On the way to Austin

To prove they’re not boring, two friends set out on The Loneliest Road in America. 


  At night, sounds from the desert can be unsettling, especially if you don’t camp often. This is especially true when you realize just how thin tent walls are, or how far away civilization is. It was September in a rare, lingering golden summer when the rabbitbrush hasn’t bloomed and the air is still warm. It was a moment I might have enjoyed from my back porch in Reno—with amenities like indoor plumbing, internet and cellphone service. 

Yet, there I was: camping with my friend Abby in the middle of nowhere with none of those things. We were sleeping in a tent, and something was out there in the darkness. Tent walls are hardly thick enough to keep out ghosts, let alone a wild burro.   


I’ll admit I’m not really the camping type. But when Abby, who is even less outdoorsy, wanted to experience Nevada’s hot springs to get over a bad dating experience, I decided I could pretend to know something about camping.   

 Here’s the backstory: this summer, Abby met a guy from L.A. on a dating website. They had a brief fling that ended after he told her she was “too boring.” Our summer of adventures soon commenced with Abby popping up on Instagram stories filled with paddle boards, mountain bikes, tents, and parachutes, all to tell the world: I am sooooo not boring! 

Abby had gear but no guide, so that’s the partnership we formed. For our next adventure, we were headed out to Austin and Spencer Hot Springs. 

One of two pools at Spencer Hot Springs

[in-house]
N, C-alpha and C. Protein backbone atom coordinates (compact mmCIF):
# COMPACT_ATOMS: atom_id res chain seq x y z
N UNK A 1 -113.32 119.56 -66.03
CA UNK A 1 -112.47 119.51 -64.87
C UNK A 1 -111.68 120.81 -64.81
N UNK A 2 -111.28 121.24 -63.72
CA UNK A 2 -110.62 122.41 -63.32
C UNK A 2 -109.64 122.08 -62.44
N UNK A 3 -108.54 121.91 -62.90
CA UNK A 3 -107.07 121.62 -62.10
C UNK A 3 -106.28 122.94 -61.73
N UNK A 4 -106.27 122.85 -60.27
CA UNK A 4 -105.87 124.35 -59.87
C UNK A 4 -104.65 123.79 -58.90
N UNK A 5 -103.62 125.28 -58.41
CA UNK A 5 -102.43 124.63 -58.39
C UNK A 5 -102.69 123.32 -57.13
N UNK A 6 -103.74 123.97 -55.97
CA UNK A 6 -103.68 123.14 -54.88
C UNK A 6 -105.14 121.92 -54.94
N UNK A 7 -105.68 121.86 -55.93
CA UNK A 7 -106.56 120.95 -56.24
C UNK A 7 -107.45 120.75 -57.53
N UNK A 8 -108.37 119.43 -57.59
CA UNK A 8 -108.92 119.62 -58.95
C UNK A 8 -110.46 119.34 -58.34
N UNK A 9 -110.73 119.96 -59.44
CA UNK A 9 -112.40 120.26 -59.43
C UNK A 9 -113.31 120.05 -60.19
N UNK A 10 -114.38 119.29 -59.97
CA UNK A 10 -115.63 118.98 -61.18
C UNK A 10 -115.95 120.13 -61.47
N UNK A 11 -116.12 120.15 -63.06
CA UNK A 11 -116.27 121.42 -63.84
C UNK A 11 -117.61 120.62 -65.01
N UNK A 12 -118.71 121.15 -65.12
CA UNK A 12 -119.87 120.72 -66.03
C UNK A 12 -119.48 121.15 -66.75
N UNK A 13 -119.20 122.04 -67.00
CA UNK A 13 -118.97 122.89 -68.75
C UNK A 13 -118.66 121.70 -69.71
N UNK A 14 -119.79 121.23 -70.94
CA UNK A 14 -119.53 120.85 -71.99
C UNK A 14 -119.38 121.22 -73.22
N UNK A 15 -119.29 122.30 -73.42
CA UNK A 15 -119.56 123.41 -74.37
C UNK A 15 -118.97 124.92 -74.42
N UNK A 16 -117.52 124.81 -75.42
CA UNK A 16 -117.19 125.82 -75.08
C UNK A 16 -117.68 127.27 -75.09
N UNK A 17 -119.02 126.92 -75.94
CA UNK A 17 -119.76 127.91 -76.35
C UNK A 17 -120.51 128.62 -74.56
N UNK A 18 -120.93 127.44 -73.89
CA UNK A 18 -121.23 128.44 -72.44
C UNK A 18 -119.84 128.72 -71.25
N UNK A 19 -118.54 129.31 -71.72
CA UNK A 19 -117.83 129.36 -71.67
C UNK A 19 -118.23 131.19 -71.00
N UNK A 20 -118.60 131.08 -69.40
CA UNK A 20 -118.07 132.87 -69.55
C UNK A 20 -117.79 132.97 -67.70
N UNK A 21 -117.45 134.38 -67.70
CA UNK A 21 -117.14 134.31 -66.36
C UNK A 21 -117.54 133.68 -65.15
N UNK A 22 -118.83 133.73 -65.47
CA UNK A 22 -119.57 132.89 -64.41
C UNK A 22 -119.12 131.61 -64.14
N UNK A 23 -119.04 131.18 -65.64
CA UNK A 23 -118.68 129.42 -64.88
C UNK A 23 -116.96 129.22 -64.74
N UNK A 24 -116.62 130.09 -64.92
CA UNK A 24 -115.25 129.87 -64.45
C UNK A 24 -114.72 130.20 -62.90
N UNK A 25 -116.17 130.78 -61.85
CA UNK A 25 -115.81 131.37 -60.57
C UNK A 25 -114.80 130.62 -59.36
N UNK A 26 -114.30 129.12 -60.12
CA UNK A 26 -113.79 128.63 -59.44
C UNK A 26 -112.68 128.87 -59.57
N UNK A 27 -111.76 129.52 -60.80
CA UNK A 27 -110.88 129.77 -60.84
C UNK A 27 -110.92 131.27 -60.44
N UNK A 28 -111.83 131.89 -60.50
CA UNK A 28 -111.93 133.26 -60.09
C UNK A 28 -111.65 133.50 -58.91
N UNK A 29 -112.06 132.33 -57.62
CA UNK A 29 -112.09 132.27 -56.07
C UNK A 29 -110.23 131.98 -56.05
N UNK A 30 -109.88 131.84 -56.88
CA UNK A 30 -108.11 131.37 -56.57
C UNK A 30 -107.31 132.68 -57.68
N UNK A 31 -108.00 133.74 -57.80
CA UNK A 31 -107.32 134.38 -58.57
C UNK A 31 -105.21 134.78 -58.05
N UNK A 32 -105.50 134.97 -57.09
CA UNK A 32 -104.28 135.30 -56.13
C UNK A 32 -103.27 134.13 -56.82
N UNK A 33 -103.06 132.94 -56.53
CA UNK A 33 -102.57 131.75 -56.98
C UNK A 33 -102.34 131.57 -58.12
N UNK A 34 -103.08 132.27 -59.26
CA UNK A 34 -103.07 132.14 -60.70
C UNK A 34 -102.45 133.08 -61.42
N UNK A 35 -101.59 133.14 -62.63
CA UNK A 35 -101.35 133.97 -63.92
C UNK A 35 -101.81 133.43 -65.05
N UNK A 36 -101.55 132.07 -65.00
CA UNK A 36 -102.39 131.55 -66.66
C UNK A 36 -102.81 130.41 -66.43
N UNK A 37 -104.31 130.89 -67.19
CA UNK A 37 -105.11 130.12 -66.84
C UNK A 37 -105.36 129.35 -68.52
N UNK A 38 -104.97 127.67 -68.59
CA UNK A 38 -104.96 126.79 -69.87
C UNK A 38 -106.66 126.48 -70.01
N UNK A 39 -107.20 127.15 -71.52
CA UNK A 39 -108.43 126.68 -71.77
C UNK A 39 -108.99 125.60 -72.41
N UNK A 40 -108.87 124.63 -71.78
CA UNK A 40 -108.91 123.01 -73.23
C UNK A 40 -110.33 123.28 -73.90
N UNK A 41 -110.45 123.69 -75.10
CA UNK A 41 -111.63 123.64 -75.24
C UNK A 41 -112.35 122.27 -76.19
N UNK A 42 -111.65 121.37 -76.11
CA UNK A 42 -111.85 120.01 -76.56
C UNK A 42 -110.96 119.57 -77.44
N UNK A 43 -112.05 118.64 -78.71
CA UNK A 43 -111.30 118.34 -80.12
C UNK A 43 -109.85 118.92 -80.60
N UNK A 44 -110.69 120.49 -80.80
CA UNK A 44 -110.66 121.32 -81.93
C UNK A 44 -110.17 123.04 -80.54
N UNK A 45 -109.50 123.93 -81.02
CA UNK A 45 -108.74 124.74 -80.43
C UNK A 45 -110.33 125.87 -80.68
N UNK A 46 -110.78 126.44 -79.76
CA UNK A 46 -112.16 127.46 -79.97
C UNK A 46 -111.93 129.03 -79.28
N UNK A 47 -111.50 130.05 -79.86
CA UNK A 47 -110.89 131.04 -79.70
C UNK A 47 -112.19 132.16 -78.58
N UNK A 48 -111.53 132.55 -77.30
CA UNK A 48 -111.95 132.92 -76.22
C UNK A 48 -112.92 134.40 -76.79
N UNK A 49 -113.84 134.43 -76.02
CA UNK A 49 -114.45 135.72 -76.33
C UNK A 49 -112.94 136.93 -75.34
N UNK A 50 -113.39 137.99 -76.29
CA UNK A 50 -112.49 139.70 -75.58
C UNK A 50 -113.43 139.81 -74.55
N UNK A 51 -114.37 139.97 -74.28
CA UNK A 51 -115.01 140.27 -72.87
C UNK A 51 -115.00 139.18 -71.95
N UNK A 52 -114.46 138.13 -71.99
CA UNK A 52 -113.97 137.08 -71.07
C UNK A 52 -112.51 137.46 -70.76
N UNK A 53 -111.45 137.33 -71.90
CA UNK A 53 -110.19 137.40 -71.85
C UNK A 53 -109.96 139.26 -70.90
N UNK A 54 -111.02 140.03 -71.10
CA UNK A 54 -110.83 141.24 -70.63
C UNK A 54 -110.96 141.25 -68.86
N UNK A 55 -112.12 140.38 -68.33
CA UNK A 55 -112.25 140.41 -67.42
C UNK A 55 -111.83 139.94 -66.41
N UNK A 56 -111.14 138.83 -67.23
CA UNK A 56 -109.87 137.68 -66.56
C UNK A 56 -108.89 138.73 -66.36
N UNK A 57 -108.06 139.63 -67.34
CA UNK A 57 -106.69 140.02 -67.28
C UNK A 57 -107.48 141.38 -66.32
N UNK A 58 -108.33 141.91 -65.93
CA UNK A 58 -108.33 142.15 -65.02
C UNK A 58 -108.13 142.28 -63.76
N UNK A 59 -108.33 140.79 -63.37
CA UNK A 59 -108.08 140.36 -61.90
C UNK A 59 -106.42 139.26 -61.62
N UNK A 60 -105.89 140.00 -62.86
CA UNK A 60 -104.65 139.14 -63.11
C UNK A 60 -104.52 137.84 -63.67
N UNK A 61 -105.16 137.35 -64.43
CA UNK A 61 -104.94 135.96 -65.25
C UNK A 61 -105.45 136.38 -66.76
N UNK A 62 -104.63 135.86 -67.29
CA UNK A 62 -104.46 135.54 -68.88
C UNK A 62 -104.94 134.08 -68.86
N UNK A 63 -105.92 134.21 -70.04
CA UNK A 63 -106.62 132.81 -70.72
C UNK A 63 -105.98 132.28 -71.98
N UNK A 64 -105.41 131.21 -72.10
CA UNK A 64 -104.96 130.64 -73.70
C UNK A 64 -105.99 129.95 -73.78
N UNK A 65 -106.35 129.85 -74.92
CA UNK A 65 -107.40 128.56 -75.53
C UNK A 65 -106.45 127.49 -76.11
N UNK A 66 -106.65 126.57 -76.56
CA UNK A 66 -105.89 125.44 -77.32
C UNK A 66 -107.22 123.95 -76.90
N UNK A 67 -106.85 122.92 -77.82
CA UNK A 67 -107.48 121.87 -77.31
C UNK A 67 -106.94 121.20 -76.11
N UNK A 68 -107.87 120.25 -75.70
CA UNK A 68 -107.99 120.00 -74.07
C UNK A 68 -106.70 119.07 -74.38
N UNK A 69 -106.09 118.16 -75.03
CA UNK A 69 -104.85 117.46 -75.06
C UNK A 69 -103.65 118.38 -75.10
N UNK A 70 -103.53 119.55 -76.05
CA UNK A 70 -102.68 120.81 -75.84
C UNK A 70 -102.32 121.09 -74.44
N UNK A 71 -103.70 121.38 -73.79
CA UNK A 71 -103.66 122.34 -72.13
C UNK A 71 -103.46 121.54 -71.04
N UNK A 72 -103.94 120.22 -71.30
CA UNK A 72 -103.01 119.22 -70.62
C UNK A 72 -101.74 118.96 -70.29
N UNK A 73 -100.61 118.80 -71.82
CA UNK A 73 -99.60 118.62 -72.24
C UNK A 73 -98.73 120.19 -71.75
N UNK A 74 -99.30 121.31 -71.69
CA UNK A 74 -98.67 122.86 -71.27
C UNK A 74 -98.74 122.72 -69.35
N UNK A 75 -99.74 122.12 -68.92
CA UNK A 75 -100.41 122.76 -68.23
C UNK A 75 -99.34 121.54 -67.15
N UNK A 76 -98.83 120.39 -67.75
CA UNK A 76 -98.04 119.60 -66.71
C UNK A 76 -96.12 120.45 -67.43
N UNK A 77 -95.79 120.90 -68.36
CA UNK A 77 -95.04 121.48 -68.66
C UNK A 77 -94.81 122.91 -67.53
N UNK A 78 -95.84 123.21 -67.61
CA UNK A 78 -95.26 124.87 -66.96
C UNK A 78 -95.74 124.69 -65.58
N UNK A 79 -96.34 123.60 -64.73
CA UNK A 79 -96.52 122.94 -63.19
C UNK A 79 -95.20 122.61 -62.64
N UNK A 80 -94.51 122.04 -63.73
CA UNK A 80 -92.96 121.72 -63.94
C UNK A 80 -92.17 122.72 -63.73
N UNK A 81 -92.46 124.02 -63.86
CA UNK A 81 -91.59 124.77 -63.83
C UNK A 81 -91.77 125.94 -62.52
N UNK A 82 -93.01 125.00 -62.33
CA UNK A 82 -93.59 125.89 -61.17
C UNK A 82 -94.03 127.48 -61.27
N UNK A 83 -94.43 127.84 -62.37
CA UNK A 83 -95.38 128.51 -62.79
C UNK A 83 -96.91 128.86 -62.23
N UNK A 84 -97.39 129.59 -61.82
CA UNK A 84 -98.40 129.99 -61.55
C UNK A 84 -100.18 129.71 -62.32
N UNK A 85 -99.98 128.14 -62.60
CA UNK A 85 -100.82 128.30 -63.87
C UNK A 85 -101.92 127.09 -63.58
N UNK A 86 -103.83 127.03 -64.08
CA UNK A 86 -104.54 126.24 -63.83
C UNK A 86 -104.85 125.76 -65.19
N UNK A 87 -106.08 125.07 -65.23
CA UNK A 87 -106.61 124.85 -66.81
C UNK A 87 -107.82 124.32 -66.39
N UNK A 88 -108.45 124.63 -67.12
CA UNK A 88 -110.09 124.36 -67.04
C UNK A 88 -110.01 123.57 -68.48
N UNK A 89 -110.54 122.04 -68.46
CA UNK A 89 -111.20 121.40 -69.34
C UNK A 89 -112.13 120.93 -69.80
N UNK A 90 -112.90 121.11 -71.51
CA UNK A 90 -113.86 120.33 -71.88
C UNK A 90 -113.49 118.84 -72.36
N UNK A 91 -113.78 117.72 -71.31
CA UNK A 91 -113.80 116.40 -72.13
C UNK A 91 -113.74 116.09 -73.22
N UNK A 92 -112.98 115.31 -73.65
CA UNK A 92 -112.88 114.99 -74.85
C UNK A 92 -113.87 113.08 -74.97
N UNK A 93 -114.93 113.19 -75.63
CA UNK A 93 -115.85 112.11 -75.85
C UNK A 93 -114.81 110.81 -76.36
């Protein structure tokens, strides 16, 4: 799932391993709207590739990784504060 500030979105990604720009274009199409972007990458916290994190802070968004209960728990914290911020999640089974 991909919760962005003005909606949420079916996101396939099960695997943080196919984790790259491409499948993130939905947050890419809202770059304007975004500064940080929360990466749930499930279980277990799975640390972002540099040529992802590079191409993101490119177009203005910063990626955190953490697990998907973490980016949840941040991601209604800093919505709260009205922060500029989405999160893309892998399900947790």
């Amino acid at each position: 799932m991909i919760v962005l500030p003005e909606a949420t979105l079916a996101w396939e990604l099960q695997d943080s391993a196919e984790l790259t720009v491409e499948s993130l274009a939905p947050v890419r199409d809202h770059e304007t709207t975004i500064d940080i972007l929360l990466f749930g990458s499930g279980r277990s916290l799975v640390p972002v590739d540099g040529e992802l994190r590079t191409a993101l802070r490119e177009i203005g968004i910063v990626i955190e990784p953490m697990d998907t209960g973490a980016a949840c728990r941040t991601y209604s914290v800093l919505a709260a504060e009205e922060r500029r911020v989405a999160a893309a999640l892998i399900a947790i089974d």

Abby’s car, a Honda CRV, was nearly bursting with our inefficiently packed gear. Thankfully, I had connections with Great Basin Bicycles in Reno which let us borrow a bike rack. That made room for a tent that smelled like new plastic, two folding chairs, a camp stove, two coolers filled with gluten-free, vegan fare, plenty of water, a box of red wine, and—much to my dismay—a portable toilet that was more like a folding chair with a hole in the middle of the seat. No matter what I said, she insisted on bringing it because “making in the bushes” wasn’t—and would never be—her forte.   

When we merged onto I-80 headed east, I had a premonition that this was going to be an adventure.  

 By noon we’d arrived in Fallon and stopped at Walmart for the items we had forgotten. I felt out of place carrying my bundle of wood, sunscreen, and bean-chips to the self-checkout while wearing salmon-colored hottie-hot shorts and a black top, but I knew this was what I signed up for.   

We left Fallon, and the landscape opened into an alkali salt flat. We passed Sand Mountain, Earthquake Faults, Fairview Peak and a bombing range, all of which sit near the Old Pony Express route that spanned the 1,800 miles from St. Joseph, Missouri, to Sacramento, California. The Pony Express was only in operation for 18 months, and now Abby’s CVR sped past the remains of that brutal relay of horse and human.  

The landscape is long and wide, and always framed by mountains. It’s not hard to imagine how difficult it must have been to get across Nevada before there were conveniences like cars, tents, camp stoves, paved roads, cellphones, and boxes of wine.  

Stoke’s Castle


 Three hours later, we arrived in Austin, which sits in a narrow winding canyon up the Toiyabe Range. The town has only around 300 residents, but you’ll find a bar or two, a couple of breakfast places, a courthouse, two churches, a gas station, and old residences looking down from surrounding hills.   

I made Abby take the dirt road to Stokes Castle: a great spot for Instagram photos. Strange and unexpected, the tower was occupied for only one summer in 1897. Today, it’s this odd stone medieval throw-back to Nevada’s weird past of wealth and luxury. 

 I tried telling Abby about the plan pitched to investors back East to create a shipping company that would send barges down the shallow Reese River, but she just looked at me like I was on drugs.